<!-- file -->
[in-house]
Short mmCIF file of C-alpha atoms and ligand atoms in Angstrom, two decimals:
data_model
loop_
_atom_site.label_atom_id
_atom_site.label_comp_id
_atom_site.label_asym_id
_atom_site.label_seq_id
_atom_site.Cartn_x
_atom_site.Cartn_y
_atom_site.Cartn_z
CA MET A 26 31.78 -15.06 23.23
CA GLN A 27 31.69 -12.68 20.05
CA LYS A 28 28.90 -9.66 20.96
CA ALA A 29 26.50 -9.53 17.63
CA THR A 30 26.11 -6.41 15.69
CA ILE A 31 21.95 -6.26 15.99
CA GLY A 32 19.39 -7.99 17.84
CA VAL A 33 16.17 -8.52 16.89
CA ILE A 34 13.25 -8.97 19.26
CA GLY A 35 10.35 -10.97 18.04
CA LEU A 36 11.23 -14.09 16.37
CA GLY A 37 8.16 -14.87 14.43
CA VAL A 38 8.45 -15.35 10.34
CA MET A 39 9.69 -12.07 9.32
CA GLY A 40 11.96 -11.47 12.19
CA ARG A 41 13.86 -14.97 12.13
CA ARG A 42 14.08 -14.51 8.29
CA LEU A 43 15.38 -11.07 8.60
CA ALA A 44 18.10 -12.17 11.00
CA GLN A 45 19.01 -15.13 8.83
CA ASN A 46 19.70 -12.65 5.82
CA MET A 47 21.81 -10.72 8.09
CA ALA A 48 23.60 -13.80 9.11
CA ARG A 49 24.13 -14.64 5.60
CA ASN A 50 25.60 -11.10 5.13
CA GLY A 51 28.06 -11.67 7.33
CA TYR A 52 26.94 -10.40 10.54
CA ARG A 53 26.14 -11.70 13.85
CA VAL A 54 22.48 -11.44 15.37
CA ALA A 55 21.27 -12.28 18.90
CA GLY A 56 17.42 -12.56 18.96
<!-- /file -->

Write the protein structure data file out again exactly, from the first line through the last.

[in-house]
Short mmCIF file of C-alpha atoms and ligand atoms in Angstrom, two decimals:
data_model
loop_
_atom_site.label_atom_id
_atom_site.label_comp_id
_atom_site.label_asym_id
_atom_site.label_seq_id
_atom_site.Cartn_x
_atom_site.Cartn_y
_atom_site.Cartn_z
CA MET A 26 31.78 -15.06 23.23
CA GLN A 27 31.69 -12.68 20.05
CA LYS A 28 28.90 -9.66 20.96
CA ALA A 29 26.50 -9.53 17.63
CA THR A 30 26.11 -6.41 15.69
CA ILE A 31 21.95 -6.26 15.99
CA GLY A 32 19.39 -7.99 17.84
CA VAL A 33 16.17 -8.52 16.89
CA ILE A 34 13.25 -8.97 19.26
CA GLY A 35 10.35 -10.97 18.04
CA LEU A 36 11.23 -14.09 16.37
CA GLY A 37 8.16 -14.87 14.43
CA VAL A 38 8.45 -15.35 10.34
CA MET A 39 9.69 -12.07 9.32
CA GLY A 40 11.96 -11.47 12.19
CA ARG A 41 13.86 -14.97 12.13
CA ARG A 42 14.08 -14.51 8.29
CA LEU A 43 15.38 -11.07 8.60
CA ALA A 44 18.10 -12.17 11.00
CA GLN A 45 19.01 -15.13 8.83
CA ASN A 46 19.70 -12.65 5.82
CA MET A 47 21.81 -10.72 8.09
CA ALA A 48 23.60 -13.80 9.11
CA ARG A 49 24.13 -14.64 5.60
CA ASN A 50 25.60 -11.10 5.13
CA GLY A 51 28.06 -11.67 7.33
CA TYR A 52 26.94 -10.40 10.54
CA ARG A 53 26.14 -11.70 13.85
CA VAL A 54 22.48 -11.44 15.37
CA ALA A 55 21.27 -12.28 18.90
CA GLY A 56 17.42 -12.56 18.96